The format used here is extremely similar to the Texture Remapping section. The differences are the addition of the submask attribute, which is usually unused anyways; and the Continue attribute. The submask is bits from the original result IIDs of the search that you don't want added to the new IIDs. Continue is always implied to be 0 unless otherwise specified. If 1, the new-ID is used as match-ID in subsequent entries. This can be iterated. If 0, the new-ID is returned, no matter if it matches subsequent entries. Maxis' final comment regards the line number of a line. Because lines are evaluated sequentially, a line at the very top of the section will override a line below it that has the same IID match.

An example using all eight attributes is:

intx_diagcloverface	= 0x0C006600, 0xFFFFFE00, 0x0C006A00, 0x000000FF, 0, 1, 1, 0x00000F00

This section is ended by the line

default = 0,0,0,0	;use edge remapping for all other shadows

which passes off all non-matched remaps onto the next section.

Shadow Edge Remapping

This section handles remapping by checking Network Flags.

The Maxis comments on this section from within the file are:

; For certain pieces in complex intersection models it is inconvenient
; to map shadows by piece IDs, particularly those on diagonals.
; Here we map pieces to shadows by edge flags instead:
;   <anything> = <network-type>, <edge-conditions>, <new-texid>, <add-mask> [,<rotation>] [,<flip>]
;	network-type:   	'highway', 'lightrail', etc.
;	edge-conditions:	32-bit edge mask (0xbbrrttll)
;	new-texid:		base texture ID for new shadow
;	add-mask:		bits from piece ID to add to base texture ID
;	rotation:		pre-rotation to apply to new shadow
;	flip:			pre-flip to apply to new shadow
; The edge remapping table is used whenever the rule entry in the
; regular shadow table has a <new-mask> of 0.

Edge-conditions refers to the Network Flags for the tile. Note that it uses the same SSEENNWW format used by RUL 0x10000000 (RUL0) and RUL 0x10000001 (RUL1).

This section is unusual in that it does not use the hexadecimal prefix 0x in its values.

An example line:

histraight = highway,  04020002, 02001500, 0000000F, 0, 0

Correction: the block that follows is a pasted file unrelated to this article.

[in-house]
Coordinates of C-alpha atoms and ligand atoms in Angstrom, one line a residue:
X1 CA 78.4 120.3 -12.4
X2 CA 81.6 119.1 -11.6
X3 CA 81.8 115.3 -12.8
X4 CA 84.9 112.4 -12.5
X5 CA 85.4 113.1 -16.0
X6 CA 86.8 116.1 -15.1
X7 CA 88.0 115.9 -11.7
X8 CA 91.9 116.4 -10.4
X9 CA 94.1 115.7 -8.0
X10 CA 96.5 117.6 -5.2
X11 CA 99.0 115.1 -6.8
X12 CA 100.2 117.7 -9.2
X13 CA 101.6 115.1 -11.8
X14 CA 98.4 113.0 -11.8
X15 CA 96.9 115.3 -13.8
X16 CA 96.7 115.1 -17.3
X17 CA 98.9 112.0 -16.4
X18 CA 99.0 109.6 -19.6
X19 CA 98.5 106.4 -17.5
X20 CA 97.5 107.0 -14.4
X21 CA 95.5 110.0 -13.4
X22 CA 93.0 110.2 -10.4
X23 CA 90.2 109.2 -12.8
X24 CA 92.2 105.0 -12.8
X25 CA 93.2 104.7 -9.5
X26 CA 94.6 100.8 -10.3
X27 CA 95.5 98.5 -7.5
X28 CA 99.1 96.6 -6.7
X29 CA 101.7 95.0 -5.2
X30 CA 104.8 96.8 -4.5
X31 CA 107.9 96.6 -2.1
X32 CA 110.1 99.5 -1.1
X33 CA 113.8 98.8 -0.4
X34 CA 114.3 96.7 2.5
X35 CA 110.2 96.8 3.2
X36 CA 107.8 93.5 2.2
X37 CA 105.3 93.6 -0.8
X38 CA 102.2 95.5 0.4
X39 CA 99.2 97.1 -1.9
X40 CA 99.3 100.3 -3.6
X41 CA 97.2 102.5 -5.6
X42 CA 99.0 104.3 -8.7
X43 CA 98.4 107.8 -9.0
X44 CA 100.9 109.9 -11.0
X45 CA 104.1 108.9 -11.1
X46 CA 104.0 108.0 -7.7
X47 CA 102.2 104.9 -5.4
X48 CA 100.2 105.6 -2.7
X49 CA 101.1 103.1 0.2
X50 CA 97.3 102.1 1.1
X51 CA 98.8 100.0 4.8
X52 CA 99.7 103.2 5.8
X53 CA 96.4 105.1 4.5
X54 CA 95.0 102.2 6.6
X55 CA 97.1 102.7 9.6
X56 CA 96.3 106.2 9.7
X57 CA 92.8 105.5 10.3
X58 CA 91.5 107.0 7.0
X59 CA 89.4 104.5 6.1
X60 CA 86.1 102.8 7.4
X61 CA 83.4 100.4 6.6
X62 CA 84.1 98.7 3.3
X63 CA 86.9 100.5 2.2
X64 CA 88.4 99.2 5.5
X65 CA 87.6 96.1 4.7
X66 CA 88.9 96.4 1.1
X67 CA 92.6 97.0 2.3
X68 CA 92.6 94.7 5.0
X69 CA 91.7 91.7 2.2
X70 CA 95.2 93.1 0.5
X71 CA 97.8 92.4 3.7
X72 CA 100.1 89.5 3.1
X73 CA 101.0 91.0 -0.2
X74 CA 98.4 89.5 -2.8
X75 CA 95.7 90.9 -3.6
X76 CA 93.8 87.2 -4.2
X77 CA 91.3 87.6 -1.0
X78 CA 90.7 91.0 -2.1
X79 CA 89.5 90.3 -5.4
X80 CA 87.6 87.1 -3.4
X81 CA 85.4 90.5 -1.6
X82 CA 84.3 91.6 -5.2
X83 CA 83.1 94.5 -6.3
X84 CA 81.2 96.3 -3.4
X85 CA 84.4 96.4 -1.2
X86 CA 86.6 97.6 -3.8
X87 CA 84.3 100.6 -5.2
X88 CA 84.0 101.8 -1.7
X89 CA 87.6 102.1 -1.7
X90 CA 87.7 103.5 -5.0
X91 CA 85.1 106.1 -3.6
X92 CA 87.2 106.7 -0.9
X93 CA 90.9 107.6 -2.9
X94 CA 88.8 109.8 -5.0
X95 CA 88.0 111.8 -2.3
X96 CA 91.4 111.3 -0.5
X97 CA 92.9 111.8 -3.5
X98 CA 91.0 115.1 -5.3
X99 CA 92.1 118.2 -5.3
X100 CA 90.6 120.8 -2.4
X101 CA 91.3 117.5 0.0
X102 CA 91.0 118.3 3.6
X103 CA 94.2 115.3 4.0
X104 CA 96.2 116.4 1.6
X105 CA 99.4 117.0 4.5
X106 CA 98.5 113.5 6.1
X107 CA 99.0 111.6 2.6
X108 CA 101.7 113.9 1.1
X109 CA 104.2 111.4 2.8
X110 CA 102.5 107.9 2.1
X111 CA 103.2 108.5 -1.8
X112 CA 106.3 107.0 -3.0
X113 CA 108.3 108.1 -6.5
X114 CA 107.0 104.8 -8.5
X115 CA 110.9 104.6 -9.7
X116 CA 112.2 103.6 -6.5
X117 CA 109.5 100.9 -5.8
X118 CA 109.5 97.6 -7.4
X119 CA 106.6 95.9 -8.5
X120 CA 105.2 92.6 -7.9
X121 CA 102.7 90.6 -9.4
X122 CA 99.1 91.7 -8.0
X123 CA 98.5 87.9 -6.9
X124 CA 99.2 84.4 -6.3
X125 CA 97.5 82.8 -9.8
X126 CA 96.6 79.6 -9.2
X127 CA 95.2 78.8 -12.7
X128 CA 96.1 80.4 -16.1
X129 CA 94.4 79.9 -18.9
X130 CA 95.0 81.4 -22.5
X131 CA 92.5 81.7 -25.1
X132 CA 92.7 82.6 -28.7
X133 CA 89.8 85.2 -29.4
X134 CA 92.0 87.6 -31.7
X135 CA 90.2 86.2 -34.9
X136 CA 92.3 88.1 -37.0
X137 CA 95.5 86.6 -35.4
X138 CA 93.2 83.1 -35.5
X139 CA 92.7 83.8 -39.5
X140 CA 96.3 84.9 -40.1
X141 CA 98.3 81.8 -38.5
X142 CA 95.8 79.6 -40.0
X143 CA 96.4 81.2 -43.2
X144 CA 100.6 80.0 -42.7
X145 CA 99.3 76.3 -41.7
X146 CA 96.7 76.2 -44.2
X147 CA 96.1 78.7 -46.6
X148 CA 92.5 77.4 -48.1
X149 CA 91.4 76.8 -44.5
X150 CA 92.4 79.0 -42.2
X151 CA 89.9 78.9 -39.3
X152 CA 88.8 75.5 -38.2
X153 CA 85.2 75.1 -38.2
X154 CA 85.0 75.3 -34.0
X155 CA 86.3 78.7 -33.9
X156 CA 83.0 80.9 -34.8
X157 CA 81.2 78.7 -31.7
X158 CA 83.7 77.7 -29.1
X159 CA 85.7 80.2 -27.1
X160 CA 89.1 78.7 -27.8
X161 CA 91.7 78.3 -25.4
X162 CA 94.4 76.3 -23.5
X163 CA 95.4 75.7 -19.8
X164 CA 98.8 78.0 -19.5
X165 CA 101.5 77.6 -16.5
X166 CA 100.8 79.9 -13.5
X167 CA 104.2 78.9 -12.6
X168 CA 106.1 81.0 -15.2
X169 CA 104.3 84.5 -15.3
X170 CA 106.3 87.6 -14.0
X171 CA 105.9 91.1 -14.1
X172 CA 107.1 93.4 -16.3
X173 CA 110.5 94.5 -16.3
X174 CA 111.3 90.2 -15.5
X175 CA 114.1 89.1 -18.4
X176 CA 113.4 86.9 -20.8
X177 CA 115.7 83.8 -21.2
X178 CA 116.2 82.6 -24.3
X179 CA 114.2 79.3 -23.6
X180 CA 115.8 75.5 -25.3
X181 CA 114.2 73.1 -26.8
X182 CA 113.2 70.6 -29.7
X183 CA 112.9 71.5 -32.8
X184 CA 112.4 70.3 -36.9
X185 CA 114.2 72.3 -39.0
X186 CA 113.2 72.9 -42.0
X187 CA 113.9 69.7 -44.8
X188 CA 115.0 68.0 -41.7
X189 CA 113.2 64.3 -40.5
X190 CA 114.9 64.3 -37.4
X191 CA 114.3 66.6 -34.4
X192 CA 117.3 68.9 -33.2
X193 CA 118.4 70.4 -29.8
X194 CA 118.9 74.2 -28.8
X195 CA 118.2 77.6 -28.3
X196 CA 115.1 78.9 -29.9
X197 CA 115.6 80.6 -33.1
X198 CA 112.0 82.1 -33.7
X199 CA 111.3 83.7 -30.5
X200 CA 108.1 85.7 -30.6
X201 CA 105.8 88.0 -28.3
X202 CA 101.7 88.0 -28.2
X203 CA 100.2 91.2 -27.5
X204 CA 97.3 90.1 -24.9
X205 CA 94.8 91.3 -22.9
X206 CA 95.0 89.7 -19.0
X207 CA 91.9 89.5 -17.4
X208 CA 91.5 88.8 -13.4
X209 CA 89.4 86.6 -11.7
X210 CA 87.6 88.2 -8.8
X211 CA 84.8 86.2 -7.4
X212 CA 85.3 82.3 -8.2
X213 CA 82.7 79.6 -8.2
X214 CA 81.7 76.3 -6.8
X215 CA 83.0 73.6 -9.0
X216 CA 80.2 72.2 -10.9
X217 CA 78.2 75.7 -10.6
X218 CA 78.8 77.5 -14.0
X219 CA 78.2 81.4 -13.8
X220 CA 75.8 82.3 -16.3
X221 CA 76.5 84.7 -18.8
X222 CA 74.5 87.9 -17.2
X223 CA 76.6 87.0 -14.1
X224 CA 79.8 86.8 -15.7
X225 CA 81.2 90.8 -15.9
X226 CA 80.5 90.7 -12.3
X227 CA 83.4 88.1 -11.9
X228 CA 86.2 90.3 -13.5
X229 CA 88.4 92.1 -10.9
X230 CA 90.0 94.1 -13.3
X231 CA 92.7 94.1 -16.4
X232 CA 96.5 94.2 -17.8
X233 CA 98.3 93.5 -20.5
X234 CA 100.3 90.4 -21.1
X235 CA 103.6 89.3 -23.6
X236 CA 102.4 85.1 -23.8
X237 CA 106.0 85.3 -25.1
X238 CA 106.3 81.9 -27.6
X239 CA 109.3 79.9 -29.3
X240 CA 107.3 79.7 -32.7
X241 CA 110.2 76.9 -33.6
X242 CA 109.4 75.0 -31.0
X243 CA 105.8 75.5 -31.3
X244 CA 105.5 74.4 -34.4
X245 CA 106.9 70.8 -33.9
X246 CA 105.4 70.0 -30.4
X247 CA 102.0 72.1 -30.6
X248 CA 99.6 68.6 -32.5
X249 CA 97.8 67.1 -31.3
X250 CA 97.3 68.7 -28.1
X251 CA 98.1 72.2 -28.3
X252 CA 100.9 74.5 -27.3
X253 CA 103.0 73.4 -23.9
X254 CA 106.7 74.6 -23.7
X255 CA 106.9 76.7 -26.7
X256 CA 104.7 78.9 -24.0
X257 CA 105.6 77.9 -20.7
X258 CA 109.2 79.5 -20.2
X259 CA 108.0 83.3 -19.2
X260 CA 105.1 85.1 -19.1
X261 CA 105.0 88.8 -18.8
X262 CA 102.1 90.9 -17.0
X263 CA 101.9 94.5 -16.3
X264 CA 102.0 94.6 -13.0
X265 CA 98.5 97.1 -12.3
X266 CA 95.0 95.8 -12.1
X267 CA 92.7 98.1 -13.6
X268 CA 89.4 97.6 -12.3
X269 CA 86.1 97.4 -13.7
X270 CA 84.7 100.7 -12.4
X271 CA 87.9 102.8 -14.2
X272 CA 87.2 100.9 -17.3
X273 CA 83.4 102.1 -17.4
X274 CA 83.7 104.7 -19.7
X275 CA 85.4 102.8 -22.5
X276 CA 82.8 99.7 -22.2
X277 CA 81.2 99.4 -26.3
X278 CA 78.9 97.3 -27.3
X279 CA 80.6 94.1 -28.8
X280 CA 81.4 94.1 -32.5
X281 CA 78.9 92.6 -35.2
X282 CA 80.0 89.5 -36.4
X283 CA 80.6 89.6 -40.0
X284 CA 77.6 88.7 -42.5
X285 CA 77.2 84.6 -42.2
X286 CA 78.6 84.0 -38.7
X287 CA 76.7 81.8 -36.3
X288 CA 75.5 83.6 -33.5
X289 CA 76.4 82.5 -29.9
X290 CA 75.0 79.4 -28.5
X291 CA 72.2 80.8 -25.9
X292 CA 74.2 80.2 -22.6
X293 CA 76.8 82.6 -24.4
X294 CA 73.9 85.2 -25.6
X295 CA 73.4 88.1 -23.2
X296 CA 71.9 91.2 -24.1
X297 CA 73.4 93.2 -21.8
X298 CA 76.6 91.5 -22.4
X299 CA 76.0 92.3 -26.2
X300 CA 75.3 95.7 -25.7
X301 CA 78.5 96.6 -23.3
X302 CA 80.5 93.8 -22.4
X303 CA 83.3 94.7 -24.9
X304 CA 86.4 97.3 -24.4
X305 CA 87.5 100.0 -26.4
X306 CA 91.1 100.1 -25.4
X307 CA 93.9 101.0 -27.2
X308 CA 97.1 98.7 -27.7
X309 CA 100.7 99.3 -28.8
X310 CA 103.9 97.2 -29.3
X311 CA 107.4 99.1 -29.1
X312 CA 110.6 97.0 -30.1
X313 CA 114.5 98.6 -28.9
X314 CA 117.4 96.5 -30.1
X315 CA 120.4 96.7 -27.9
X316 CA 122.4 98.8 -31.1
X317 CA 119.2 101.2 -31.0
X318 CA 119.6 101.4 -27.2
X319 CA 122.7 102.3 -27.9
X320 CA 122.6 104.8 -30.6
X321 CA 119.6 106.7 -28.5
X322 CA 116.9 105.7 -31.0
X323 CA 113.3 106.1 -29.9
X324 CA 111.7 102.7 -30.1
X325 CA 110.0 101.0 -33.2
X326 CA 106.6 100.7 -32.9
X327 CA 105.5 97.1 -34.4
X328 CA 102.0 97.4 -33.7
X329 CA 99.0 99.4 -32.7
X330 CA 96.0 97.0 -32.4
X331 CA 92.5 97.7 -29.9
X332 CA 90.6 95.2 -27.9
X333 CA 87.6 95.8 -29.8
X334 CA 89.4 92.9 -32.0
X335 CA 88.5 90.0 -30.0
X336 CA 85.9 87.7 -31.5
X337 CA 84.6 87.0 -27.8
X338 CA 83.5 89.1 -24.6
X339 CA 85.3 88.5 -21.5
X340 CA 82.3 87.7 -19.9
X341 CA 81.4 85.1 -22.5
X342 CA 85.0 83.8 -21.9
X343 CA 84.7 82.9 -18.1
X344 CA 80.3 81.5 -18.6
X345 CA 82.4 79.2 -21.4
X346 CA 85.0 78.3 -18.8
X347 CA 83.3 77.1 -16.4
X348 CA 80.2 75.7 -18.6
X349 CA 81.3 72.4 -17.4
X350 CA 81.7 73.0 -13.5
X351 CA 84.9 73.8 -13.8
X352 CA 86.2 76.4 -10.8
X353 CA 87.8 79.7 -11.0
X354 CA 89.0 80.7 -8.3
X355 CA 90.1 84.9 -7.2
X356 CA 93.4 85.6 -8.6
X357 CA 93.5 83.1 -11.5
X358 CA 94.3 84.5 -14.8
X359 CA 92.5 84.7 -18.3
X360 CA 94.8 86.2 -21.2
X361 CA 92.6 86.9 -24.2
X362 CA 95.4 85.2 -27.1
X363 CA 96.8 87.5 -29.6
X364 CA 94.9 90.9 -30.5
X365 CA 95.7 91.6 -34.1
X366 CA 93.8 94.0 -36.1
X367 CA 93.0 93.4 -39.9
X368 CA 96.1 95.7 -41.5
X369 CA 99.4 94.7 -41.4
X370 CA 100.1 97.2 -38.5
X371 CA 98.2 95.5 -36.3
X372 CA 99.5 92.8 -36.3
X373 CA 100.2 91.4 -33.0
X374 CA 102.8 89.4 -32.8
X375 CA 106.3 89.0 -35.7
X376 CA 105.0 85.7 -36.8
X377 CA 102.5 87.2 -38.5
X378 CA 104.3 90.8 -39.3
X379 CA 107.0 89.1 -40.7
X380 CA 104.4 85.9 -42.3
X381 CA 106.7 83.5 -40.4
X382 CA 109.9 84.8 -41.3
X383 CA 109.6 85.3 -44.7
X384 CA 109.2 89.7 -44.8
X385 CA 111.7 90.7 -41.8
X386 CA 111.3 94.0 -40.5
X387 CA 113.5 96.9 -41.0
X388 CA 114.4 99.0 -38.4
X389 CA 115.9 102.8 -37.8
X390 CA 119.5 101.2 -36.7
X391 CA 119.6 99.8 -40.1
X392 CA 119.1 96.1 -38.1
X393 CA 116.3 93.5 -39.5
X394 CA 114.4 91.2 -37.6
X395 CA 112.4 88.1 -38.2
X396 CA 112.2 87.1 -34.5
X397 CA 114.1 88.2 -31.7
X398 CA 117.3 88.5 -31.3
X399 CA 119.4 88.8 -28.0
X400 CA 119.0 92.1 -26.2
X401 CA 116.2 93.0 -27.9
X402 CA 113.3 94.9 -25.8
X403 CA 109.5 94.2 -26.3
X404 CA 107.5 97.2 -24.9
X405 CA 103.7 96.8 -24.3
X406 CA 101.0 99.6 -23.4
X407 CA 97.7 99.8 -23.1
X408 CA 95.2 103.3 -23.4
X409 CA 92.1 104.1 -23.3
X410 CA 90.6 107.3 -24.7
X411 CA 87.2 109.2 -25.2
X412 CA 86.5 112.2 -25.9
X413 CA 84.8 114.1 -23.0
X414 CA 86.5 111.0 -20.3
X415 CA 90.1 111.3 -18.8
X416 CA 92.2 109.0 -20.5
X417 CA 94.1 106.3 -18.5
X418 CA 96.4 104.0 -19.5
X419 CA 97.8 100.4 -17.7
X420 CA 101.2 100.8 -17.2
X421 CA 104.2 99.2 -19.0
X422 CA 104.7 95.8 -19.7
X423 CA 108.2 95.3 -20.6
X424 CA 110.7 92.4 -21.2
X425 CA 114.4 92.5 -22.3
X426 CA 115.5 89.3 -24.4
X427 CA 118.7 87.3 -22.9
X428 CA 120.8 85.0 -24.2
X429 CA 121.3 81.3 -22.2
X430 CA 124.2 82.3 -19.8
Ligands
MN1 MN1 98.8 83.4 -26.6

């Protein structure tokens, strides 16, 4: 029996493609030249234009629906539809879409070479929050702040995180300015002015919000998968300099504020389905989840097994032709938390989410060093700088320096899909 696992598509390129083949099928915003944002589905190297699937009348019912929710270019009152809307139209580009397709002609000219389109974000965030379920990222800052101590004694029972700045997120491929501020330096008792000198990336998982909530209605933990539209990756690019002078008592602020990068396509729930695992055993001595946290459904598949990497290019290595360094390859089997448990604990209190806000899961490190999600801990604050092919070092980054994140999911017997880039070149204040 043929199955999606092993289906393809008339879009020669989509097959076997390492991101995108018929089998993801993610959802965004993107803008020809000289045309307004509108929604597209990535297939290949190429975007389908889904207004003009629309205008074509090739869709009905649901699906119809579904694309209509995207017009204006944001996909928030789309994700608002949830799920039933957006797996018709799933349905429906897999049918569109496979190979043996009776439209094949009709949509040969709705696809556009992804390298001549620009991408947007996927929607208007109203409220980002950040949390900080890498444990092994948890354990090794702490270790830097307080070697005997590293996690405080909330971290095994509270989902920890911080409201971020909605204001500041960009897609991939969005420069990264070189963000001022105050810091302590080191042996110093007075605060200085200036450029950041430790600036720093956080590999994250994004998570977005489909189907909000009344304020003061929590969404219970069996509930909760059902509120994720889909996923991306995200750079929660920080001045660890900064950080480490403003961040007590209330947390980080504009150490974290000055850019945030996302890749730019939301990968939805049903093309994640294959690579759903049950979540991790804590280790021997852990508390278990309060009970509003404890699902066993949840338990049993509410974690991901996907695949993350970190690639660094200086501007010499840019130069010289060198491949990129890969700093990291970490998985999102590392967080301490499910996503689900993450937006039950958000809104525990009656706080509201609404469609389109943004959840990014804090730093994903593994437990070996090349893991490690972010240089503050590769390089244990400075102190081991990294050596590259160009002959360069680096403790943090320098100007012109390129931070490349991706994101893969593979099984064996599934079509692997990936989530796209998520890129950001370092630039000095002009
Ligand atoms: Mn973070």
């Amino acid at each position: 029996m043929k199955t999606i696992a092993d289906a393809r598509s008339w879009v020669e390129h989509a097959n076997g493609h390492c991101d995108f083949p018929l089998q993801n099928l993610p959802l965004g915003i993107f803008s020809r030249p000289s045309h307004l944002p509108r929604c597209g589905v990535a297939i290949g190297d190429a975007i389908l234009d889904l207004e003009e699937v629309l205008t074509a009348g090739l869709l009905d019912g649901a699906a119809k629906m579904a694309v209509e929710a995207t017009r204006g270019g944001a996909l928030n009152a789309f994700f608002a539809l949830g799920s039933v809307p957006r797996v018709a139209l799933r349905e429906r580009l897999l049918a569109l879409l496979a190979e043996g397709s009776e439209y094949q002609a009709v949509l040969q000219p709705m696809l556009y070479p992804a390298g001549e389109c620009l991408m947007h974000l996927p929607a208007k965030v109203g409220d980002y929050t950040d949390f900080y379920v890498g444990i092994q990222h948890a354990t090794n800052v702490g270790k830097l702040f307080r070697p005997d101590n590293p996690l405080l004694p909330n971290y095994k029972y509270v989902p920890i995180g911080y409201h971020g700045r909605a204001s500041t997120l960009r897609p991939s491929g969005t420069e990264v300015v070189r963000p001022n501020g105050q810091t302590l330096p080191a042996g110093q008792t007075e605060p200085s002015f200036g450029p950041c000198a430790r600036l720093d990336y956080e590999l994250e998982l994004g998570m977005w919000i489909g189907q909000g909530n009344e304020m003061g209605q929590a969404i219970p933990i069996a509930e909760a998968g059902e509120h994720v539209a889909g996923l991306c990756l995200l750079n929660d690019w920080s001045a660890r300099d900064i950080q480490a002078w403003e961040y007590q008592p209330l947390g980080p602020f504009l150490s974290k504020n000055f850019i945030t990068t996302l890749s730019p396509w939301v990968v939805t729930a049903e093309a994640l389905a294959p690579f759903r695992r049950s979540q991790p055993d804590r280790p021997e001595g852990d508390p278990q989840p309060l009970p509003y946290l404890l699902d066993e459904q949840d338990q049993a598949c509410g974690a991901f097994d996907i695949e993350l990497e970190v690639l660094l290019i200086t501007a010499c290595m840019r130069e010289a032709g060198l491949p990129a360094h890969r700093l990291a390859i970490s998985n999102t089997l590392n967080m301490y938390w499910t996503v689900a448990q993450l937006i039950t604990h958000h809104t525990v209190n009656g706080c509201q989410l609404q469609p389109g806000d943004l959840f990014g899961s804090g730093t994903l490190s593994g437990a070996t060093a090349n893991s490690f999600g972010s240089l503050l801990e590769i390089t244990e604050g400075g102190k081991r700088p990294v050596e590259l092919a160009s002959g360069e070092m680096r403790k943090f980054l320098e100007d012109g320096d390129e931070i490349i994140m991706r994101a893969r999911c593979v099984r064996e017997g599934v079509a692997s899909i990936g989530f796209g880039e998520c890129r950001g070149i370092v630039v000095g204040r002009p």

This section defines the appropriate power pole model to display depending on which sides of the tile the pole must connect to power lines. Knowing the sides that must be connected, one can find the appropriate BitFlag (see below), and the corresponding power pole exemplar for that condition. The exemplar, in turn, points to the power pole model.

The Maxis comments on this section from within the file are:

; This section lists the different power pole models present and indicates the connection
; directions supported by those models. The supported directions are represented using a 4-bit
; flag. Bit0  (LSB) is set to 1 if the pole supports connection in direction 0, Bit1 is set to
; 1 if the pole supports connection in direction 1 and so on..
;    |------>x
;    |
;    |
;    \/
;    z
; direction 0 : parallel to x axis
; direction 1 : line connecting (-k, -k) to (k, k)
; direction 2 : parallel to z axis
; direction 3 : line connecting (-k, k) to (k, -k)

The four directions define the two axial (0 and 2) directions across the tile, and the two diagonal (1 and 3) directions across the tile.

The actual format of the entries is such:


With the two values defined as:

  • ModelResourse: An Instance ID for an exemplar of the power pole containing more info for said power pole, including a Resource Key Type pointing to the S3D model, and monthly upkeep.
  • Bitflag: Each possible power pole connection is defined by a 4 bit flag. The flag is presented in hex, but is evaluated in binary, with each of the 4 bits representing a direction, turned on or not. These define all 16 possible power pole connections from none allowed to all 4 directions allowed.

For example, look at the following line:


0x0d in hex is 1101 in binary, so all but connections in direction 2 are possible for this case.